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Leopold and Loeb - LET THEM LIVE!

After psychologists (called “alienists” in 1924) testified at Leopold and Loeb’s sentencing hearing, the Chicago Tribune published a cartoon mocking the testimony. Click on the image for a better view. Keep in mind that the words are from 1924 (when people, including cartoonists and press reporters, used descriptions we would not use today).

 

In one of the most famous final arguments in American legal history, Clarence Darrow called upon the judge, John R. Caverly, to show mercy. A passionate lawyer who could hold juries spellbound, Darrow spoke during a twelve-hour hearing.

He pleaded for life, even though he acknowledged that his clients had committed heinous deeds. He used psychiatrists (called "alienists" at the time) during the short trial (really an evidentiary hearing) to convince the Judge the boys were worth saving.

Darrow argued that Nathan and Richard were "too young to hang." He reminded Judge Caverly that "if these boys are to hang, you must do it." He pleaded with the court that if the sentences were death, it would not "help the children" who heard about the punishment.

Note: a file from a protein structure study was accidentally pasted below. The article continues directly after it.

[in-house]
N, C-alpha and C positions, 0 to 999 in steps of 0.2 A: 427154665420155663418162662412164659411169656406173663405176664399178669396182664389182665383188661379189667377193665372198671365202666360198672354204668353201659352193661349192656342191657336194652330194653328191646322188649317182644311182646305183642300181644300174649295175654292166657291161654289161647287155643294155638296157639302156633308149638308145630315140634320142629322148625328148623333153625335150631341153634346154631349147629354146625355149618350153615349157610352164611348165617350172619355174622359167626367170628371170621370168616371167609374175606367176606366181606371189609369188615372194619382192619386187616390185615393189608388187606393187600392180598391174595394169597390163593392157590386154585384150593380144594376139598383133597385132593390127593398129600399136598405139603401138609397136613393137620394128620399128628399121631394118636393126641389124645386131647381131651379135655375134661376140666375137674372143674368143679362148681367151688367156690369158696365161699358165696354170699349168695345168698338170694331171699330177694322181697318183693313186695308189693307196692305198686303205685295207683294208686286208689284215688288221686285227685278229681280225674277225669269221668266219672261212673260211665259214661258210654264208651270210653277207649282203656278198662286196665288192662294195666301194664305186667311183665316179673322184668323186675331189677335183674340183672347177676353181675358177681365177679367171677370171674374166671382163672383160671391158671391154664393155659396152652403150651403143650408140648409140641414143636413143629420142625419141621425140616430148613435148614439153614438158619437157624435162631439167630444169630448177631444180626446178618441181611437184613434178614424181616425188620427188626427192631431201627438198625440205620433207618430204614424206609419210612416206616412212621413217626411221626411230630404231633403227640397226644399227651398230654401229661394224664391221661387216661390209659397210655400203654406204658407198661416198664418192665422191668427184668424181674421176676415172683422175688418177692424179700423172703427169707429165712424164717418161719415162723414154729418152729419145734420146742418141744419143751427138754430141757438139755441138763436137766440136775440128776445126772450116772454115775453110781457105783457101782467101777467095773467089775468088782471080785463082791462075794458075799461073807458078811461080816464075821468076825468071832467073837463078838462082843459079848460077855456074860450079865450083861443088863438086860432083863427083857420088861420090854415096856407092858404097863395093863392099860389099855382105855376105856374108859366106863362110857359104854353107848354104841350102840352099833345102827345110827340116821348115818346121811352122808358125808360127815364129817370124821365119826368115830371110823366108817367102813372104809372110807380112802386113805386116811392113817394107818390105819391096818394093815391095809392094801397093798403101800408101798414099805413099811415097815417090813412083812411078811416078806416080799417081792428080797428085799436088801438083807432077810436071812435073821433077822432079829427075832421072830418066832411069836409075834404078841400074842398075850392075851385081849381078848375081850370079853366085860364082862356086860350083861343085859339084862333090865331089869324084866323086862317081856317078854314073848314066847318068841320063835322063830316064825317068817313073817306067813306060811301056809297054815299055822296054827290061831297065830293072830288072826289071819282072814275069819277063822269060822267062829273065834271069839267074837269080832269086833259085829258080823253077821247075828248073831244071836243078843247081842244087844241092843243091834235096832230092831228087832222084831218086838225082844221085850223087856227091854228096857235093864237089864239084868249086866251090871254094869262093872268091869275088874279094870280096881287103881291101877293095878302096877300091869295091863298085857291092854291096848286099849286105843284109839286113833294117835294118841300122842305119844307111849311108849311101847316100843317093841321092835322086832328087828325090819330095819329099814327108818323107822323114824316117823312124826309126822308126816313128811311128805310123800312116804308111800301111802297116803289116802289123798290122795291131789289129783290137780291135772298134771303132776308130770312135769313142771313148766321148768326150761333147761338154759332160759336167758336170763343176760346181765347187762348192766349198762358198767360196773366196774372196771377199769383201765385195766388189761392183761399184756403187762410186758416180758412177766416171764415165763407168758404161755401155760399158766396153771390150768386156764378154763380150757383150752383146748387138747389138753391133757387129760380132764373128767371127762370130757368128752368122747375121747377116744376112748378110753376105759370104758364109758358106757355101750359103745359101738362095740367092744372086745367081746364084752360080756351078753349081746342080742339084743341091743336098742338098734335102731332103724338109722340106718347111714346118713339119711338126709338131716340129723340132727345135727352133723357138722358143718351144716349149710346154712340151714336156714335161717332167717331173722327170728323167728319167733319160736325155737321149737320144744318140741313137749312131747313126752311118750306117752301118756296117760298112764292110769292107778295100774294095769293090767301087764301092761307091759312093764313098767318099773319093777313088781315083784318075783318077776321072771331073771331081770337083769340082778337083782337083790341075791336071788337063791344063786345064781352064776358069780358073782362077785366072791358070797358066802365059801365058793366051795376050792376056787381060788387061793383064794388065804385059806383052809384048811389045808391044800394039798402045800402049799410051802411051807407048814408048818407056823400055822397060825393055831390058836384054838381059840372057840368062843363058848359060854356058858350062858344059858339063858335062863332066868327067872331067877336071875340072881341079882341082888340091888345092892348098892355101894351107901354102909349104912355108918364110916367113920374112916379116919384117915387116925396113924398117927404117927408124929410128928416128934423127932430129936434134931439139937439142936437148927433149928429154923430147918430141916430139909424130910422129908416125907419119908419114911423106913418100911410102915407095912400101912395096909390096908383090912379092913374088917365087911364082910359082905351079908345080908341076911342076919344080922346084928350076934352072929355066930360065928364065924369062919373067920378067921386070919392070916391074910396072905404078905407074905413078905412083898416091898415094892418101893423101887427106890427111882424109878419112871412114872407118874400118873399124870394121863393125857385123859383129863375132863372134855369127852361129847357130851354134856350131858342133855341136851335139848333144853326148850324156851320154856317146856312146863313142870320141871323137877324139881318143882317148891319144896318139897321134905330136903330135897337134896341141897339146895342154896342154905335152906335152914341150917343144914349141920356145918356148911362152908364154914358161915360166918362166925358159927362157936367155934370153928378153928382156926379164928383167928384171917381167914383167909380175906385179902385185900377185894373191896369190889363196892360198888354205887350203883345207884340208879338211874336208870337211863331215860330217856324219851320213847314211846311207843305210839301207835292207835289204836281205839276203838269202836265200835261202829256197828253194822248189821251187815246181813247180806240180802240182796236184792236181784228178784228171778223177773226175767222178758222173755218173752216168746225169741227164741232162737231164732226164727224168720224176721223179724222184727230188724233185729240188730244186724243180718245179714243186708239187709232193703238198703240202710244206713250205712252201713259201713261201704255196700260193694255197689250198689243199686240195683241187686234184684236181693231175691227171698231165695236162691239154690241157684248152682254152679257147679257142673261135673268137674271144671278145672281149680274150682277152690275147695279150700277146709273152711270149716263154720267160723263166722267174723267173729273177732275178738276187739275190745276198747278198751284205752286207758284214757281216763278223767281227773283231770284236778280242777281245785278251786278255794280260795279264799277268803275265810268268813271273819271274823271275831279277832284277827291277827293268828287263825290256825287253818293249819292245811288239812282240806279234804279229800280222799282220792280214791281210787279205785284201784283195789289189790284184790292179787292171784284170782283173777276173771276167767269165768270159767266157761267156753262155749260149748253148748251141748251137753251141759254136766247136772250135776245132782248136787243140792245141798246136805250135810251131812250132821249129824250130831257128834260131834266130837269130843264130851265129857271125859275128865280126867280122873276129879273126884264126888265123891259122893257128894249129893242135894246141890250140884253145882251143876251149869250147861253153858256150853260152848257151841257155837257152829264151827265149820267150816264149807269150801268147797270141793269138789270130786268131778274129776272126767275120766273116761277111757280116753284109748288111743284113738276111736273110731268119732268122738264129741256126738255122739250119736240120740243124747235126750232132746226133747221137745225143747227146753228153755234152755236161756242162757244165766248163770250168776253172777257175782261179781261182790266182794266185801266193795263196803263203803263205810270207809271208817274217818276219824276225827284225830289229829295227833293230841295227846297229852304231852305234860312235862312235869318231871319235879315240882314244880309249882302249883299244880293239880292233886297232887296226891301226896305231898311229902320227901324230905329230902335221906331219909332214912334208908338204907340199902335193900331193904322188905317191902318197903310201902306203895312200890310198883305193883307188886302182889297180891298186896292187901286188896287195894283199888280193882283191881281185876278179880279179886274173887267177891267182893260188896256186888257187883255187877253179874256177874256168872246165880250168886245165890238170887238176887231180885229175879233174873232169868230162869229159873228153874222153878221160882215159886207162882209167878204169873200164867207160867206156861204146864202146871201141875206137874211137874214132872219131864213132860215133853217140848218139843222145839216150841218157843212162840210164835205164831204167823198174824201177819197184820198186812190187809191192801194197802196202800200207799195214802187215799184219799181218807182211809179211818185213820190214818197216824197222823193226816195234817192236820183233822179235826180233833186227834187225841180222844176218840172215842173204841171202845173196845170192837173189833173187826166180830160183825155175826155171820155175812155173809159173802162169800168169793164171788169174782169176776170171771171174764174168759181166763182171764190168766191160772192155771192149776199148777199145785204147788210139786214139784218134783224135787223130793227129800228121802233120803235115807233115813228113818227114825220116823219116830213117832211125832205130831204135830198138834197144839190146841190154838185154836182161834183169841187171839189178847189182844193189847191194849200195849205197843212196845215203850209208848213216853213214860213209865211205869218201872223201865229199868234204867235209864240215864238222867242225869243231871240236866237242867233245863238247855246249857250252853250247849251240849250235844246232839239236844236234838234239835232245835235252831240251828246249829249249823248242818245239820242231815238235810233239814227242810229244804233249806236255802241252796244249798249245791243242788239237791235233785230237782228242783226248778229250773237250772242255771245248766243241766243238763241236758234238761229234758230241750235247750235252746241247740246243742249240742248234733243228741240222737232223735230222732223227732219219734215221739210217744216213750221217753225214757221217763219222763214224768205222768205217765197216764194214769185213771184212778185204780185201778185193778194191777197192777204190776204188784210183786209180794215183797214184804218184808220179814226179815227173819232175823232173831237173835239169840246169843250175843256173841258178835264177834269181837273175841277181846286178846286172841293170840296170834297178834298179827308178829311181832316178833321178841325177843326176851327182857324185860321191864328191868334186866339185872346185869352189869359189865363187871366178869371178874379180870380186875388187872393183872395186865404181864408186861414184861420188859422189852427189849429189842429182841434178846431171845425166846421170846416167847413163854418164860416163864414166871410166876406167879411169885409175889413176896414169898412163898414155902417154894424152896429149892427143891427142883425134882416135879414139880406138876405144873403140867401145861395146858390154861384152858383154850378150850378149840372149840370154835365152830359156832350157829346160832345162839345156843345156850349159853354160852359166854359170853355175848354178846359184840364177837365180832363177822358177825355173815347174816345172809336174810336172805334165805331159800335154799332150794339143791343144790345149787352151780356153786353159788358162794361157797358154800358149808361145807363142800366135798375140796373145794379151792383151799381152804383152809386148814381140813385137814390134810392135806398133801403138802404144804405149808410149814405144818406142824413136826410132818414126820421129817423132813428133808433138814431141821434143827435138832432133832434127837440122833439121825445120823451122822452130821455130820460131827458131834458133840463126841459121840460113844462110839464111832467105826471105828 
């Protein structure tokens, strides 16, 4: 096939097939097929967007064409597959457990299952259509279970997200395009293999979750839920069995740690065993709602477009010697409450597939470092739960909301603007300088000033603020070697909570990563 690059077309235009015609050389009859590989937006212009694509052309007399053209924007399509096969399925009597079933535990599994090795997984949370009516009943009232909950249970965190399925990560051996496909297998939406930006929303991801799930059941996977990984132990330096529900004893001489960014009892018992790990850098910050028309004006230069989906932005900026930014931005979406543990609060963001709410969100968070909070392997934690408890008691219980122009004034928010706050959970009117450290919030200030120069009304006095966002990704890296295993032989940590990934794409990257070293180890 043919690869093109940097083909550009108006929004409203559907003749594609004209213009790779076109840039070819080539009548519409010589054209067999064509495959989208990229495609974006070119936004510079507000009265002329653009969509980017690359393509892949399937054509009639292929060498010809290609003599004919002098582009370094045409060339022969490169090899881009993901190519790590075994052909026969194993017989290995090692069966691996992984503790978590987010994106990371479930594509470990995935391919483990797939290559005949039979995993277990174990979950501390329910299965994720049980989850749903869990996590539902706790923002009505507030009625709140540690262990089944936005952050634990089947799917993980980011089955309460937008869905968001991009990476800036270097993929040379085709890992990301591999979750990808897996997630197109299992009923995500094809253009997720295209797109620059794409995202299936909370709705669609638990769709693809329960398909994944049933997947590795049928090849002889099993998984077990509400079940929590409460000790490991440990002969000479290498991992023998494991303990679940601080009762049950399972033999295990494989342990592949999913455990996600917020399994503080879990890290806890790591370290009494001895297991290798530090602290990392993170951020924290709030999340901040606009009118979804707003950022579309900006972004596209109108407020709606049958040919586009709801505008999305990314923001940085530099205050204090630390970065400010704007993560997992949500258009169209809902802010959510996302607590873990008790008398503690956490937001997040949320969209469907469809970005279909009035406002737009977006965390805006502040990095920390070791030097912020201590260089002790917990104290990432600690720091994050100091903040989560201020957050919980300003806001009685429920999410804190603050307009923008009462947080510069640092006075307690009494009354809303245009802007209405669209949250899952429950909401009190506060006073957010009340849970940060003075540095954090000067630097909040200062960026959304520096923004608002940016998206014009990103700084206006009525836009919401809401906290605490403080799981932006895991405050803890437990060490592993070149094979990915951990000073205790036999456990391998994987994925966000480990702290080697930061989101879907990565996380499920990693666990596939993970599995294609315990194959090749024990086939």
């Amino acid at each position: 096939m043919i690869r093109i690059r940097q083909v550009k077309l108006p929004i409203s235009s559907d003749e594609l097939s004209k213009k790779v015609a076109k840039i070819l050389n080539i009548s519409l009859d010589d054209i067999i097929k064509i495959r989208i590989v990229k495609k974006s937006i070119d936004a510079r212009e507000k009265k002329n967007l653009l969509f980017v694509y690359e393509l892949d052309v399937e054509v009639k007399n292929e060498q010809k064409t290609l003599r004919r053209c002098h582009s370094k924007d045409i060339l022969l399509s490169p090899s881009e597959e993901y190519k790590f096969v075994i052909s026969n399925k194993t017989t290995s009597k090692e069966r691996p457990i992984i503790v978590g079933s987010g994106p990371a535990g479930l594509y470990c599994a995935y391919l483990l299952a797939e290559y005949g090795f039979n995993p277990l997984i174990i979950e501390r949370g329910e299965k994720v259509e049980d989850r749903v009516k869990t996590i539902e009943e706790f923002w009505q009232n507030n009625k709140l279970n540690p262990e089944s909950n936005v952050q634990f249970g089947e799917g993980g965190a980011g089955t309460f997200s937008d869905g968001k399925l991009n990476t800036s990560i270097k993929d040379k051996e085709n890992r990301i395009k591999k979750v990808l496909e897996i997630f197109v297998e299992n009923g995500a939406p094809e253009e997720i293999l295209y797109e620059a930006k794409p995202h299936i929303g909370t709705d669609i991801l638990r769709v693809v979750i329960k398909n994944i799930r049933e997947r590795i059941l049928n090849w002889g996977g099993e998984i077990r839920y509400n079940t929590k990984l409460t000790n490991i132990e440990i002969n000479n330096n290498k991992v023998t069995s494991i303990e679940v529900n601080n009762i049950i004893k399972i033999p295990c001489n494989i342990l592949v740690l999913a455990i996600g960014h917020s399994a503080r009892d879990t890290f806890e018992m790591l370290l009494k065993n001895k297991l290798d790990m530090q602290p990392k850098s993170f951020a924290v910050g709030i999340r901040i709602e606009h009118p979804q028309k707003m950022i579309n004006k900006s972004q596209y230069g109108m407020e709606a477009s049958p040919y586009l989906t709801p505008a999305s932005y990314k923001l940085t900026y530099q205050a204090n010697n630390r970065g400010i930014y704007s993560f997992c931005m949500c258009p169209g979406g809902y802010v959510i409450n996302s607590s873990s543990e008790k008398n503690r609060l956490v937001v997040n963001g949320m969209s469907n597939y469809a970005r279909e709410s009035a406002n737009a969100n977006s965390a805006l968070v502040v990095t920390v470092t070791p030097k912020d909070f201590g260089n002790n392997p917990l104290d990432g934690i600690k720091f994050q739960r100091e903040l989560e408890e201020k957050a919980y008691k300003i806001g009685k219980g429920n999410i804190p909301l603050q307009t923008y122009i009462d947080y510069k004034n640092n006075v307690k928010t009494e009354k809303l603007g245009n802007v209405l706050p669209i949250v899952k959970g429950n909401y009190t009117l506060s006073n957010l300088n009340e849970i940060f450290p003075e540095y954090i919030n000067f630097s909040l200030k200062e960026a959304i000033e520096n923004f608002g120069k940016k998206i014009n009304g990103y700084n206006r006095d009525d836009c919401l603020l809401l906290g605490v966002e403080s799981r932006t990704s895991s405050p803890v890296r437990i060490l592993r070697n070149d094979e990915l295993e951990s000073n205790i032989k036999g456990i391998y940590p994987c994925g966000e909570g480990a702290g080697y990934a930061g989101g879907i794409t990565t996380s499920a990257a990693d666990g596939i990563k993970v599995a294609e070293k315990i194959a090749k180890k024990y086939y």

Yet ... he acknowledged that his clients were "not fit to be at large."

As a large crowd gathered outside the court house, Darrow gave an argument causing tears to stream down nearly every face (including the Judge's). And it was that passionate, pleading, pathos-filled argument which convinced Judge Caverly to show mercy.

He gave both Leopold and Loeb life sentences for the murder of Bobby Franks.  And ... he gave them each an additional "99 years" for Bobby's kidnapping.

Once again, Darrow had won an unwinnable battle. He gave his young clients a chance at rehabilitation. 

At the time of sentencing, Darrow was able to achieve in court what he firmly believed in conscience—that everyone deserves a second chance.

Unbelievably ... his clients would live.

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Author: Carole D. Bos, J.D. 5183stories and lessons created

Original Release: Oct 01, 1999

Updated Last Revision: Jul 04, 2019


To cite this story (For MLA citation guidance see easybib or OWL ):

"LET THEM LIVE!" AwesomeStories.com. Oct 01, 1999. Jul 17, 2019.
       <http://www.awesomestories.com/asset/view/138726>.
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